He nods, and I slowly lean down to pick it up.

“What about the safety?” I ask, jerking my hands back. “How do I know if it’s on?”

Charlie smiles and picks up the rifle.

“See this?” he says, showing me a silver switch. “That’s the safety—it’s on. And none of these guns are loaded right now.”

We situate the gun between two adjustable leather rests on a table in the middle of the woods. Charlie shows me how to unlock the safety, load the bullets, and hold the rifle properly. Once I am (relatively) comfortable with holding the gun tight against my shoulder and going through the motions, I unlock the rifle I never dreamed I’d be holding, adjust my plastic ear covers, and carefully peer through the scope at the two paper targets 25 yards away.

I’m still surprised at how calm I was. I don’t remember what I was thinking as I lined up my first shot, but I’m pretty sure it was less “Oh my God oh my God!” and more “Huh. This is weird.”

After several seconds of squinting and aiming, I take a deep breath, tighten the butt against my shoulder, and focus on the right-hand bullseye with my finger on the trigger.

My buddies from Tech who are seasoned deer killers told me I’d love the feeling of shooting a gun, that it was a rush like no other. Until this moment, I simply did not believe them.

I’m not prepared for the surge of power that floods my entire body. I immediately let go of the rifle and jump back, stunned but oddly satisfied. (Graelyn caught my face in this moment on my camera, which can only be described as completely befuddled shock.)

With no shooting experience and a sense of aim that leaves much to be desired, the thought that I might have actually hit the target doesn’t cross my mind. Charlie squints into the distance and says “Well that’s a dead deer, right there,” and I scamper to the stump to look at my target like a child running to retrieve a putt-putt ball.

Photo: Graelyn Brashear

The experience of picking up a firearm and later taping my paper target to the wall next to my desk didn’t change much for me, except now I feel slightly safer around someone handling a gun. I also have a new appreciation for the stories my second cousin—two generations my senior and the host of the picnic that started this story—loves to share about the years he spent as a child running around in the woods of West Virginia with a 12-gauge single-shot shotgun.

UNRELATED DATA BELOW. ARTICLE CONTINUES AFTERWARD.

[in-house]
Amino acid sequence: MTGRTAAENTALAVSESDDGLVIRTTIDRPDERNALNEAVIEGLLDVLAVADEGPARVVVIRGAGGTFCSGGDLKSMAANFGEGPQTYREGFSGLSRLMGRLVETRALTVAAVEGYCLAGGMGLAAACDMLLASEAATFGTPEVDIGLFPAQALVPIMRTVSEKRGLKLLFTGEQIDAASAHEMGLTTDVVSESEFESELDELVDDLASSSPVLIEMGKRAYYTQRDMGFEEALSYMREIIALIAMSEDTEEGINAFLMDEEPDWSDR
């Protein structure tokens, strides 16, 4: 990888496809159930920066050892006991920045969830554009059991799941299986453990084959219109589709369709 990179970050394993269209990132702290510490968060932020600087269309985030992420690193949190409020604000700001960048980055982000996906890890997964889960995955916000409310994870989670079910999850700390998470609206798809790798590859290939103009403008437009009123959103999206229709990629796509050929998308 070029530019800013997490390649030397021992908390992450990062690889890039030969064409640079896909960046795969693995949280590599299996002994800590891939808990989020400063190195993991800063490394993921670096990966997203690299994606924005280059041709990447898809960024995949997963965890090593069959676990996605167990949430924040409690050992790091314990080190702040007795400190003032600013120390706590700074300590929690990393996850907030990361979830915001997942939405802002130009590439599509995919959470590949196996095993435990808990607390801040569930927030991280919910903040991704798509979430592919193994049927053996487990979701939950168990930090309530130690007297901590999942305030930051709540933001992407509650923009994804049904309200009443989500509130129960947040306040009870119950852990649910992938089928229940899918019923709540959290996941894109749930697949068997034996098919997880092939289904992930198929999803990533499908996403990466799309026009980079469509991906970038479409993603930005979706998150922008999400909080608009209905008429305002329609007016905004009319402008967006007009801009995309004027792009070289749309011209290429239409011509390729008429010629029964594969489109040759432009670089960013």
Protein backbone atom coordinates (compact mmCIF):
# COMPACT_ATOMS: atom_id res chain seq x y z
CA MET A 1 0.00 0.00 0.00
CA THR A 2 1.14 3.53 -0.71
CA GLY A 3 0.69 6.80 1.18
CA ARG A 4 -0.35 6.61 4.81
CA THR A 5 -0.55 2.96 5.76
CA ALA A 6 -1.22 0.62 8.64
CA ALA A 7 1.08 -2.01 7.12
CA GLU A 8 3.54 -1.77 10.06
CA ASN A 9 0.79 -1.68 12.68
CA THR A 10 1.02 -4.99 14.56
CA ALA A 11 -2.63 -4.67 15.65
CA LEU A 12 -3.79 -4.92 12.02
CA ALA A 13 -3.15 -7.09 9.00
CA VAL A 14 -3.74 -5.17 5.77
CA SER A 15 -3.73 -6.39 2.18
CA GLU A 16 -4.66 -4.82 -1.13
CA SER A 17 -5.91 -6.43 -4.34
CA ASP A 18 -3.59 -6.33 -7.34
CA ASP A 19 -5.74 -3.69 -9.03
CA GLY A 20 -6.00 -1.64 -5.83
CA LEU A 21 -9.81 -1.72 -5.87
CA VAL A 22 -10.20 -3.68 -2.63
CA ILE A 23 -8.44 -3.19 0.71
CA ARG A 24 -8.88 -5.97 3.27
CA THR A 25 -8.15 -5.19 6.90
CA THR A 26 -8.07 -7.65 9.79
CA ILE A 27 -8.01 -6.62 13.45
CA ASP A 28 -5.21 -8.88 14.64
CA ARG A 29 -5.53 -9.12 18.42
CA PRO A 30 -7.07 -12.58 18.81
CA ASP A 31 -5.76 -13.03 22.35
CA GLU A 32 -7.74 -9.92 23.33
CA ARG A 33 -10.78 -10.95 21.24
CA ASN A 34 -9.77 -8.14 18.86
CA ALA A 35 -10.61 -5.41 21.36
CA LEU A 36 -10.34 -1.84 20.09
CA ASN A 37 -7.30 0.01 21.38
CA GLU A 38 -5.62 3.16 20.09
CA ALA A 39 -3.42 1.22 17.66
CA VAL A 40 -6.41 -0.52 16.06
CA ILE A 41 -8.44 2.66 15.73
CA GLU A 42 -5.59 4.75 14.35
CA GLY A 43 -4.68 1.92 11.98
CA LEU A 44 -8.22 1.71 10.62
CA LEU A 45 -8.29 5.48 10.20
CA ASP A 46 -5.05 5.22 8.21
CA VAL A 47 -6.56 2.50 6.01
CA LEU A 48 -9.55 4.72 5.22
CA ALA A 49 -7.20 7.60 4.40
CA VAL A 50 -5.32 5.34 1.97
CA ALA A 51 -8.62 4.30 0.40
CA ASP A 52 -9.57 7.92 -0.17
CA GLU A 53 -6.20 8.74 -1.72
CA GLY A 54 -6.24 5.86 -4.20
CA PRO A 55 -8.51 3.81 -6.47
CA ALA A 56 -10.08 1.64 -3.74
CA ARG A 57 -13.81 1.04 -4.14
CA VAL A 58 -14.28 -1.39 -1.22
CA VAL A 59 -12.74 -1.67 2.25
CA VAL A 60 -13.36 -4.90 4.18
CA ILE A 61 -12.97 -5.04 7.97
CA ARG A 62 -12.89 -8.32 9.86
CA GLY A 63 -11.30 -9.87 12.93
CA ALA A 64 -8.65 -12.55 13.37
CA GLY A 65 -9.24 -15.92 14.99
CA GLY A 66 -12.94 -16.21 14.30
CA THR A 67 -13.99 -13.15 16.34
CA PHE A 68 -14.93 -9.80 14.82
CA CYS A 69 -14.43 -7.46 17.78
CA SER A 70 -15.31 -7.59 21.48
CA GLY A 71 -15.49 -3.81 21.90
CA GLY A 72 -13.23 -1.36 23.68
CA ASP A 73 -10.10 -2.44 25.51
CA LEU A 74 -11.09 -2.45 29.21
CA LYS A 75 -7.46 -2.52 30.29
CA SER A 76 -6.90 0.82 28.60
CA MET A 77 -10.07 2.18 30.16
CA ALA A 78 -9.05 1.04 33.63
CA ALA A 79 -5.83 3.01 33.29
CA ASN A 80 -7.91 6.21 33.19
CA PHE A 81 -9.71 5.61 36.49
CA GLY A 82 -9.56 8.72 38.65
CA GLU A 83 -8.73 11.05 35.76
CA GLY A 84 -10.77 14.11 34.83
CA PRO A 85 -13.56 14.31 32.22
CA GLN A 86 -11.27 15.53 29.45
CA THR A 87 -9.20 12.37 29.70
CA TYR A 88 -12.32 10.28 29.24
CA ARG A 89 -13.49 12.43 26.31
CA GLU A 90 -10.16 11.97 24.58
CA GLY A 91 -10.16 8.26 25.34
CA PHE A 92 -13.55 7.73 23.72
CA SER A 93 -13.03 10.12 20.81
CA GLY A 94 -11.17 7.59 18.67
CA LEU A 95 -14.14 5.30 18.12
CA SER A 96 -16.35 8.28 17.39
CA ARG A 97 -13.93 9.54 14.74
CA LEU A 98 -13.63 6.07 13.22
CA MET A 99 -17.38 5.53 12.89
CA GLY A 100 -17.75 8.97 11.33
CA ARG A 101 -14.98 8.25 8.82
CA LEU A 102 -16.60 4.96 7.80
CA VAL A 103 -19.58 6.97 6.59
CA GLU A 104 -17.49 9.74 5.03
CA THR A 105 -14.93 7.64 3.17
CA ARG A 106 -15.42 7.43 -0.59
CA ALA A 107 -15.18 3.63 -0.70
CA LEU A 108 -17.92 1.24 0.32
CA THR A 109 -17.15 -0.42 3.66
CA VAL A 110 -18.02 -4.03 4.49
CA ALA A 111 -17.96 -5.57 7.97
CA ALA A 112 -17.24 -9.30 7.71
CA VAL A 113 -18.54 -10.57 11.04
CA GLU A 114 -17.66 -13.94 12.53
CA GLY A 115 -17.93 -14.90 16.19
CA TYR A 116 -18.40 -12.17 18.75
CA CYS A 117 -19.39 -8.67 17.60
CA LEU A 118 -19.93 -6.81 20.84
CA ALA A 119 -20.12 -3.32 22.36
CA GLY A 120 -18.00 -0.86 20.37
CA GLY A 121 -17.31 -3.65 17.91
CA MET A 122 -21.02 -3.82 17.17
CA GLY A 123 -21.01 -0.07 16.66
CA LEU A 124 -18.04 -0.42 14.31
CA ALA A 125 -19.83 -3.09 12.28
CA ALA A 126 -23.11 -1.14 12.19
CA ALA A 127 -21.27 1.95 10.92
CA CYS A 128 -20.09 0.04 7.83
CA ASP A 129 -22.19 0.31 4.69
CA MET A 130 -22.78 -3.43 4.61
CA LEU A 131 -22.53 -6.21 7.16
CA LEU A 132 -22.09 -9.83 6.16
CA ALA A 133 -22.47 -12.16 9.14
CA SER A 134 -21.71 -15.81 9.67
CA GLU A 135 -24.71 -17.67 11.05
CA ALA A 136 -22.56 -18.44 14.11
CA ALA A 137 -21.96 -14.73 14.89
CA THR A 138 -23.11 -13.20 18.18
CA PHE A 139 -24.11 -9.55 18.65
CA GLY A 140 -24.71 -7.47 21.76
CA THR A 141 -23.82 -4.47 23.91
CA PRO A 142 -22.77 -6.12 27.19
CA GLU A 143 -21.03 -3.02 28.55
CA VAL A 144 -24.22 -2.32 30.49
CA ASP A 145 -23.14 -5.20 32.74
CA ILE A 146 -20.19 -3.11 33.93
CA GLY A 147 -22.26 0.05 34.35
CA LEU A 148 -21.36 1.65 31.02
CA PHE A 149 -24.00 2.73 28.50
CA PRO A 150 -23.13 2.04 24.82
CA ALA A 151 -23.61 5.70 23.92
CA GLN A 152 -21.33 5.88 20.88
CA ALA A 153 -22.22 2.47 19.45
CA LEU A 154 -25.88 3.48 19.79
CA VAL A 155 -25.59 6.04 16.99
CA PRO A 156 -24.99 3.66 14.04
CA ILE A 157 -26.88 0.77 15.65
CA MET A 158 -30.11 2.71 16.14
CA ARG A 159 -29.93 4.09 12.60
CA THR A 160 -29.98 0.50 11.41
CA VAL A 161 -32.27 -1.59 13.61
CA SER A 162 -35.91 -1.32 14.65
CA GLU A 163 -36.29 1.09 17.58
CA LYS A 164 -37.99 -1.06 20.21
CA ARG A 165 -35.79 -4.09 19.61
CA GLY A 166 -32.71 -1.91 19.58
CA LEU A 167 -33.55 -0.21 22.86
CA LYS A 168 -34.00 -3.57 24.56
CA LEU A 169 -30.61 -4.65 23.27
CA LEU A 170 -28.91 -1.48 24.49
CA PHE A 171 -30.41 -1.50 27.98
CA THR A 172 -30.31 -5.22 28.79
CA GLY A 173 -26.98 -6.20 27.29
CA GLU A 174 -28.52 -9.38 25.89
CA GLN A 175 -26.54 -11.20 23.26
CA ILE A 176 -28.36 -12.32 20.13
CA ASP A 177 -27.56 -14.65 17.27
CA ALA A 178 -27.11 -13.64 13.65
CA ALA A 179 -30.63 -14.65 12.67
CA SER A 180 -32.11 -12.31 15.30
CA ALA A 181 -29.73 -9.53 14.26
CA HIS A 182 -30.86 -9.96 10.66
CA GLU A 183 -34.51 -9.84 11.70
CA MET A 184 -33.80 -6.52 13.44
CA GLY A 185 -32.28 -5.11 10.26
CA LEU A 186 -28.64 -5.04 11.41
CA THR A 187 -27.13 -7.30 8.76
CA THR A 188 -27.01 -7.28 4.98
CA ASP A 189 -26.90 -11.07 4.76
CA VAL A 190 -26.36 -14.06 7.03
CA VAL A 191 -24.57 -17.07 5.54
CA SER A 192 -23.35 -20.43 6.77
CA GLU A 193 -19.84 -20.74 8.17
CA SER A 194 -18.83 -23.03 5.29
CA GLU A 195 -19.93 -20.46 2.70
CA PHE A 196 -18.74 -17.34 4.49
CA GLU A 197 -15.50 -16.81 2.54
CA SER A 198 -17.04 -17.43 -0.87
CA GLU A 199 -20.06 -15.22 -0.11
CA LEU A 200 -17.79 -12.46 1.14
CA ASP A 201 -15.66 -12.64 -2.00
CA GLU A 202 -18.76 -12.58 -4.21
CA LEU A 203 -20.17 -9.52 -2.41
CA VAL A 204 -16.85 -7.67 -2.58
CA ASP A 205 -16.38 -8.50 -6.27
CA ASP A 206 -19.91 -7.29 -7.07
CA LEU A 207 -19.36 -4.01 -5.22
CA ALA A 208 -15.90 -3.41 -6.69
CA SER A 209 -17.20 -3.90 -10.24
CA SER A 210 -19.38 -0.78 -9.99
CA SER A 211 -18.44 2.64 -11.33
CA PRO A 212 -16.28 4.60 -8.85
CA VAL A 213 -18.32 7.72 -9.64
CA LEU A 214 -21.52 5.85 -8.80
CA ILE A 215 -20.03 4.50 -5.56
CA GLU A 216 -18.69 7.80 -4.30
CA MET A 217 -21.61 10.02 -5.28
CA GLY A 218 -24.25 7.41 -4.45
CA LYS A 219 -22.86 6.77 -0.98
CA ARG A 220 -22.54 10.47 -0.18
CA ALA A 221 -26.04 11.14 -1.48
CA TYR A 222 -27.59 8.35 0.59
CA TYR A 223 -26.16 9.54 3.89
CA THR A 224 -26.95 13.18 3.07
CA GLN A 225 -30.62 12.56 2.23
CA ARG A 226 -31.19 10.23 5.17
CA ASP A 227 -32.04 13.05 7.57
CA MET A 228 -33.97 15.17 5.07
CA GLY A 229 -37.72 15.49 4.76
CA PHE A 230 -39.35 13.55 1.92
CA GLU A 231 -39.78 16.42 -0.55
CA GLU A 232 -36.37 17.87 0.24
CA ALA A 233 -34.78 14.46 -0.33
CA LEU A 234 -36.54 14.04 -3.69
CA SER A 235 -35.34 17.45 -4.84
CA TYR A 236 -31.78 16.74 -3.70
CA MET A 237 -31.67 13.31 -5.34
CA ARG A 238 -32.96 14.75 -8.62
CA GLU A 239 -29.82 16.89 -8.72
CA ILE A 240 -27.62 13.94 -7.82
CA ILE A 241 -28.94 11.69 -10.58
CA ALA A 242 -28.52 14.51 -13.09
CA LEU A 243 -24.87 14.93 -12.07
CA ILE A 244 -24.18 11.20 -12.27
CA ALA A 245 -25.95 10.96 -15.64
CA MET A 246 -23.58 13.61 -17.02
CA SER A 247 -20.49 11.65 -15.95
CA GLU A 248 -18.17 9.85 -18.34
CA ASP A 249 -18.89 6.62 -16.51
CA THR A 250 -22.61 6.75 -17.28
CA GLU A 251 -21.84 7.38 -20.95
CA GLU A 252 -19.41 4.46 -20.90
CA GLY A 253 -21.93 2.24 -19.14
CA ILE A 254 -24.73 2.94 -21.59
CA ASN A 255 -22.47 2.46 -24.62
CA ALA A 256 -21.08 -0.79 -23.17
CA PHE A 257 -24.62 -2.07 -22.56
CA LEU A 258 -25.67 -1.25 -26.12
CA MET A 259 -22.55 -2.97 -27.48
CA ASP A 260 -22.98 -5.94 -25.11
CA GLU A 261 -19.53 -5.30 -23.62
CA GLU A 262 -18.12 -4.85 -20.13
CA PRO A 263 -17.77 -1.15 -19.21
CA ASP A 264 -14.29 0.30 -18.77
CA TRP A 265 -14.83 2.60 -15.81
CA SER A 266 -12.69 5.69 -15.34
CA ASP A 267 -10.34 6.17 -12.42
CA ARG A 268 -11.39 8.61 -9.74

As the fifth boy in the family, Albert Booth “got the dirty deal” when he went hunting with his brothers, and was always the one to haul the squirrels and pheasants back to the house. Until one day, when it was pouring down rain, and their dog ran a tiny brown squirrel to the top of a grape vine.

“He was just sitting there, all hunkered down like he was freezing, and I heard my brother Lloyd say, ‘Hey, let Albert shoot it!’” Al said.

So with a carefully lined up shot from a gun balanced across his brothers’ shoulders, he shot his first animal—from about 12 feet away.

“It was all shot to pieces,” Al laughed. “There was nothing to eat of that thing. But it was my first squirrel, so I took it home and skinned it. I kept that tail for a long, long time.”

As his brothers entered high school and discovered sports, hobbies, and girls, the family shotgun became more readily available, and Al just couldn’t get enough. By the time he hit sixth grade, he carried the gun with him on his 5-mile walk to school, sticking any winnings under a rock in the creek and stashing the gun and shells in the warehouse of a little shop half a mile from the school.

“As soon as school let out I’d run down, grab the gun and those shells,” he said. “Usually I just got squirrels going back and forth to school. Never deer.”

Seventy years later, Al hasn’t outgrown his boyhood fascination, and proudly shows off his downstairs trophy room and collection of 20-plus firearms. He started out as a little country boy running through the woods with a shotgun as big as him, and is now a big country boy riding through the woods on a fancy 4-wheeler, checking his night-vision deer cams and climbing into one of half a dozen tree stands he’s built on his property. Aside from the year he spent in the military, he said, he has brought home at least one deer every year since he turned 11, and visitors never walk away from that house without half a pound of venison in hand.

I’ll be the first to admit that I’ve had preconceived notions of hunters and their culture. Though camouflage and taxidermy still don’t particularly appeal to me, I’m starting to understand people like Al and this passion of theirs.

Graelyn: “I’m starting to get it.”